Making a Monarch: How a Stuttering King Found His Voice

a child undergoing speech therapyIn 2010, The King’s Speech earned more than $130 million in the cinemas. Audiences loved the story of George VI of the United Kingdom, the country’s World War II monarch. Despite its setting, however, the movie focused on a more personal matter: How the modern monarch overcame his speech impediment and, in doing so, used his voice to rally his people in wartime.

Putnam County Hospital says that speech defects not only affect how others understand a person but also affect one’s self-confidence. George VI’s condition was even more critical because he was a public figure in a time of great difficulty. So, he searched high and low for a cure. In the end, not only did he improve his speech and gain self-confidence, but he found a lifelong friend, too.

Modern Marvels that Showed the King’s Weakness

With modernity came live broadcasts. As the Industrial-Prince-turned-King, it was expected that George VI take advantage of this to reach out to his people. It would have been a brilliant move, had it not also magnified his weakness. During those days, people thought stammering was a sign of mental weakness.

To hear the British monarch speak so disastrously could have disheartened people and cost them the war effort, so George VI resorted to many things to try and treat it. Experts advised him to chain-smoke. They also told him to fill his mouth with marbles or pebbles. The king followed their recommendations in vain.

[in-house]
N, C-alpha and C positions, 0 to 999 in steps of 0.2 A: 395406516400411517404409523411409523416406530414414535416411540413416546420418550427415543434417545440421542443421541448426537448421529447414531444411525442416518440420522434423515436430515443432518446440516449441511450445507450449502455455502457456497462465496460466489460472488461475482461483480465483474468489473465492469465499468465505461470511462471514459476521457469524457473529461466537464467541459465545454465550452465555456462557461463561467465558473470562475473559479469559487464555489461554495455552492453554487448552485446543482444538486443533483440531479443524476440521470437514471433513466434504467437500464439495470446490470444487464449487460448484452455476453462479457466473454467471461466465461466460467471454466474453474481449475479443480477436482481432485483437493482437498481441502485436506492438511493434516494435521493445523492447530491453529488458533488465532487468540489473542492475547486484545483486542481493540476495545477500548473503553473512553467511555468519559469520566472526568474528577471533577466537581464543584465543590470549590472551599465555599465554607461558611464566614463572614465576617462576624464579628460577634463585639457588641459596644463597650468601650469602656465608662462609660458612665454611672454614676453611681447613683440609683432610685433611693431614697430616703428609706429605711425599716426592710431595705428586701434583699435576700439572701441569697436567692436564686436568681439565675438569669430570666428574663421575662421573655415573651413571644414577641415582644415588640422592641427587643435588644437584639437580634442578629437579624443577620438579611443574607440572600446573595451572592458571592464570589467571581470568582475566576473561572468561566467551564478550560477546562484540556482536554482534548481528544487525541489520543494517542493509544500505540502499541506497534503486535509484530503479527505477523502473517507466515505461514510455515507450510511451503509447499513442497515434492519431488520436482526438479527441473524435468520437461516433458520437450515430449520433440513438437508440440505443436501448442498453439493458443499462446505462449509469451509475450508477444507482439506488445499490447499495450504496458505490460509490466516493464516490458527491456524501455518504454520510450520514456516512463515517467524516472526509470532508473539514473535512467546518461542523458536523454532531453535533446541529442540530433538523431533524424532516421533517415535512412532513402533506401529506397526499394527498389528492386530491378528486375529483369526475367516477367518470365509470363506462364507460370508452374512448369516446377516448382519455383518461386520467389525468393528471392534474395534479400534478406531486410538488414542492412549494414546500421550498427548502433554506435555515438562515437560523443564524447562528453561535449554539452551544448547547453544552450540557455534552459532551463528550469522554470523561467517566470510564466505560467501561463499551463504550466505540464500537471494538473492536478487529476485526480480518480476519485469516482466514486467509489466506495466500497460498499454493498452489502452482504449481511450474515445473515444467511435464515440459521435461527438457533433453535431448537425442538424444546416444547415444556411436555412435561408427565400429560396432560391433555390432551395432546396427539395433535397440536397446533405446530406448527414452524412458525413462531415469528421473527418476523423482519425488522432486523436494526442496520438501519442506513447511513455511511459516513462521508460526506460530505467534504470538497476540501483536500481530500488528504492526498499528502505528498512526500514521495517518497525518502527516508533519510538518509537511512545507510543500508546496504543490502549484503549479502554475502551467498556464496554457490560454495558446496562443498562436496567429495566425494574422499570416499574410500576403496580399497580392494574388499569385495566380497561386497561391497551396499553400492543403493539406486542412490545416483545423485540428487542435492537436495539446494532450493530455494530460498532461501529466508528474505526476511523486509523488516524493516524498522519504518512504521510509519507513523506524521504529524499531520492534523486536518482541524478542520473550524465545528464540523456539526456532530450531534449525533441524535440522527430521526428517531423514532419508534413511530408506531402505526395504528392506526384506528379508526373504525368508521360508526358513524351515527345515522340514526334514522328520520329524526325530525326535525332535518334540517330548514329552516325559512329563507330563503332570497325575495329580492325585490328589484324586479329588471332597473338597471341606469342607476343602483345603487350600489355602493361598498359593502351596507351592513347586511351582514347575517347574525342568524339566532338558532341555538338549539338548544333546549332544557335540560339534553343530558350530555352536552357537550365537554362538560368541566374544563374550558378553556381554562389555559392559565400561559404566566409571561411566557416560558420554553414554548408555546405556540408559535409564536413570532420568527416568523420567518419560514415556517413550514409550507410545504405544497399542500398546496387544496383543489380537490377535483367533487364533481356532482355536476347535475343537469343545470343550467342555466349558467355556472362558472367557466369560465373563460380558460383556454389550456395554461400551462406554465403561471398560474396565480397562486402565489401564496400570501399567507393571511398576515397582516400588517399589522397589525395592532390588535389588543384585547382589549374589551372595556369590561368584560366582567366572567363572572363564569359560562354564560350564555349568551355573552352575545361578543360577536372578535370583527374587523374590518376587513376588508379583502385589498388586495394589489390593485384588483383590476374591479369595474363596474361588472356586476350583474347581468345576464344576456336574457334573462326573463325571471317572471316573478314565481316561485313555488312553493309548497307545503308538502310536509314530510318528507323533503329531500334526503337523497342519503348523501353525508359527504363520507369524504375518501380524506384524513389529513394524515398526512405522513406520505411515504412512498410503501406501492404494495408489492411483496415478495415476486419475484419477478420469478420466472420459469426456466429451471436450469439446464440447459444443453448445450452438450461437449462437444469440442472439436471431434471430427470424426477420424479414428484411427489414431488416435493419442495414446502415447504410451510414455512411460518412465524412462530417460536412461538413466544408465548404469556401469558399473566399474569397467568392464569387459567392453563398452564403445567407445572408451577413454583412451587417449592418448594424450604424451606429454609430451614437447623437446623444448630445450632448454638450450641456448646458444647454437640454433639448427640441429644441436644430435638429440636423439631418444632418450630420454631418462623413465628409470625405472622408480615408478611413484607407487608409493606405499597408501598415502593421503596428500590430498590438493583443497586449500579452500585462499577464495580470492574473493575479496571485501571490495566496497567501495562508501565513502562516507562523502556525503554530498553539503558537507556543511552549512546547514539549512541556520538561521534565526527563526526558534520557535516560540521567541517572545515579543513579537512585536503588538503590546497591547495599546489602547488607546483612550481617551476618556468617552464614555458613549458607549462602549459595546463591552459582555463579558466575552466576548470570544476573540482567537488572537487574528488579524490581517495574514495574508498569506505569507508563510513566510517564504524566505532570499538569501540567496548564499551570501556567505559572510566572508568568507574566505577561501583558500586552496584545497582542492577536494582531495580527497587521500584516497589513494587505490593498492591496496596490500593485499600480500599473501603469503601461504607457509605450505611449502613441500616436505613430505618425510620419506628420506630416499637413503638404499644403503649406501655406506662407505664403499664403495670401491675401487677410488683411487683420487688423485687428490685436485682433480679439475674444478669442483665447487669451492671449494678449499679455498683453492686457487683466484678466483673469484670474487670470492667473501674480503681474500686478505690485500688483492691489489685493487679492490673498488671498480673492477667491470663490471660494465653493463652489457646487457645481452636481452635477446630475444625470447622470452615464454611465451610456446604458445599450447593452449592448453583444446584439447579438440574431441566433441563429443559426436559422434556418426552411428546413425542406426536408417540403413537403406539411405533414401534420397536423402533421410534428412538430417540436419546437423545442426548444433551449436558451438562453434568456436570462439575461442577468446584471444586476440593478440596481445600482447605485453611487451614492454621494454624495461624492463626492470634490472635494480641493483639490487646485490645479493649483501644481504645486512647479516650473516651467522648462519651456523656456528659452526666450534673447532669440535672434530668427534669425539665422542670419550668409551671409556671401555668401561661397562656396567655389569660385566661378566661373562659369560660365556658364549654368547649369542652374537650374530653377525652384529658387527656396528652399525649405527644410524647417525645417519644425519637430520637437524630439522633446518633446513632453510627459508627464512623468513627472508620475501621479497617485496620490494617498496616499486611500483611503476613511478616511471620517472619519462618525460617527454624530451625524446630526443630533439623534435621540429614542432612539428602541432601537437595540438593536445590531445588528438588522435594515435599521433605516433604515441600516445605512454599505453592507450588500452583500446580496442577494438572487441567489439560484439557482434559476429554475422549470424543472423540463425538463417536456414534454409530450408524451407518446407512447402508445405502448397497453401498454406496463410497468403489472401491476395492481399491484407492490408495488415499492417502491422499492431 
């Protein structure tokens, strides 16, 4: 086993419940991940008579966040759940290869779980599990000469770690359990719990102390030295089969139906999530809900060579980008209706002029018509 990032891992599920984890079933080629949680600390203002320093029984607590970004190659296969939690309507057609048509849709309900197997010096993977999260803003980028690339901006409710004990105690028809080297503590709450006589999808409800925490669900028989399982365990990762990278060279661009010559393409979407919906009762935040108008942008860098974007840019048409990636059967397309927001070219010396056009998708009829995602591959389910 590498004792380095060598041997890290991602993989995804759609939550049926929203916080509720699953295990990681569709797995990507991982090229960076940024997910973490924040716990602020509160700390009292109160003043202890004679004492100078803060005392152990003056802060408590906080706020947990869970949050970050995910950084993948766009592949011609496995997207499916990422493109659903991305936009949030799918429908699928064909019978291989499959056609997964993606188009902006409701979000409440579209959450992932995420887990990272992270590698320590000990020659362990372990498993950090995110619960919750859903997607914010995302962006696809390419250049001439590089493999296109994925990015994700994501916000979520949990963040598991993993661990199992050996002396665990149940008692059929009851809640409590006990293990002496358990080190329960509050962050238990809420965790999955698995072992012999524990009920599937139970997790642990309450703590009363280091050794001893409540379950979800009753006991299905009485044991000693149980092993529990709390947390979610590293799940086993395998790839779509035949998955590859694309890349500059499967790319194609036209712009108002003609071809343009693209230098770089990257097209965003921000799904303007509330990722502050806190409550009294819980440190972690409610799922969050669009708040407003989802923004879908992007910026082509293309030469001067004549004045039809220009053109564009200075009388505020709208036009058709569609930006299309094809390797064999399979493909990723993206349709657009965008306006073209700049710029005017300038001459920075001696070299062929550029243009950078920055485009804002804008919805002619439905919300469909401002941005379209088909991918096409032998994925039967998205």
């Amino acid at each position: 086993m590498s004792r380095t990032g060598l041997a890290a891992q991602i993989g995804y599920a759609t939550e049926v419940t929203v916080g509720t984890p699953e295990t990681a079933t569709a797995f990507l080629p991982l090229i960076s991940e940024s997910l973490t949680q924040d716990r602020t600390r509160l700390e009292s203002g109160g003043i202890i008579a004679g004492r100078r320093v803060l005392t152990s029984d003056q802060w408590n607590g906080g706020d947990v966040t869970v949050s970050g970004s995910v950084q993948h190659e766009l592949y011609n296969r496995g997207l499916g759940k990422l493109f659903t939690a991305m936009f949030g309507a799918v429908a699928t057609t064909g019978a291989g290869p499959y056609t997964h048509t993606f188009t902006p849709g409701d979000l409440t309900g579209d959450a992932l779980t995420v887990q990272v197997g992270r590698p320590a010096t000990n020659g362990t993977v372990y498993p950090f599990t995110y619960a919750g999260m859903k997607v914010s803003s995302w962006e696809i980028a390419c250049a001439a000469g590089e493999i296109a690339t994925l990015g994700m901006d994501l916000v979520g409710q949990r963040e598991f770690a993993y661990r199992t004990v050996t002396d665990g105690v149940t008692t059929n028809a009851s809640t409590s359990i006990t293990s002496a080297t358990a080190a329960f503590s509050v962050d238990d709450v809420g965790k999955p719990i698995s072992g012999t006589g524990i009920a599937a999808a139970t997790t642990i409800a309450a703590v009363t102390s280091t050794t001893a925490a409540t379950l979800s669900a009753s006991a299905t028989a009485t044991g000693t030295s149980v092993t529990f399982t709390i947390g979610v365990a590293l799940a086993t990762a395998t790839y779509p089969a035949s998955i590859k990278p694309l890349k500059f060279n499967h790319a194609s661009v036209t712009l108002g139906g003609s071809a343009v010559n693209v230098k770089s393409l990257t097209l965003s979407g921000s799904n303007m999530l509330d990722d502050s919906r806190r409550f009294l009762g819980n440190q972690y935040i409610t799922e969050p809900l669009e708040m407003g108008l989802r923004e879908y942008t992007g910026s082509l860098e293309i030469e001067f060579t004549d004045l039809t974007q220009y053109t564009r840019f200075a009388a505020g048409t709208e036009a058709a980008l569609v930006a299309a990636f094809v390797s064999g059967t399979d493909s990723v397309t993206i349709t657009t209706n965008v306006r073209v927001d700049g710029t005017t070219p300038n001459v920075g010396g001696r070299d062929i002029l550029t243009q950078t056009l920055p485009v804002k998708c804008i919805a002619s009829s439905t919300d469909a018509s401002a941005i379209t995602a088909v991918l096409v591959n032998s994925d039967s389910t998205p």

An Unconventional Therapist for the Royal Patient

Several speech therapists later, George VI and his wife, Elizabeth, met Lionel Logue, an Australian speech therapist in London. Logue had an unconventional approach to treatment, calling him “Bertie” (a nickname reserved for his family and close friends) and insisting that he conduct the sessions in his clinic instead of the palace. At first, these sessions made George VI — who was then still a Duke —  uncomfortable, but like his speech impediment the uneasiness did not last long.

Logue’s Techniques and Legacy

Logue taught Bertie to connect words in groups, desensitized him to fear of public speaking, and used loud music to distract him from his learned patterns of stuttering. He also taught the king to sing the words when he had trouble speaking them. Eventually, he helped him reduce his stammering and boosted his confidence. Because of their effectiveness, some of these techniques are still used in therapy today.

Lionel eventually became not only his therapist but a trusted friend, too. He was by his side during the most important speech of his life, which was the declaration of war on September 3, 1939. His newfound confidence helped him become a conscientious and dedicated sovereign, restoring the people’s trust in the British monarchy.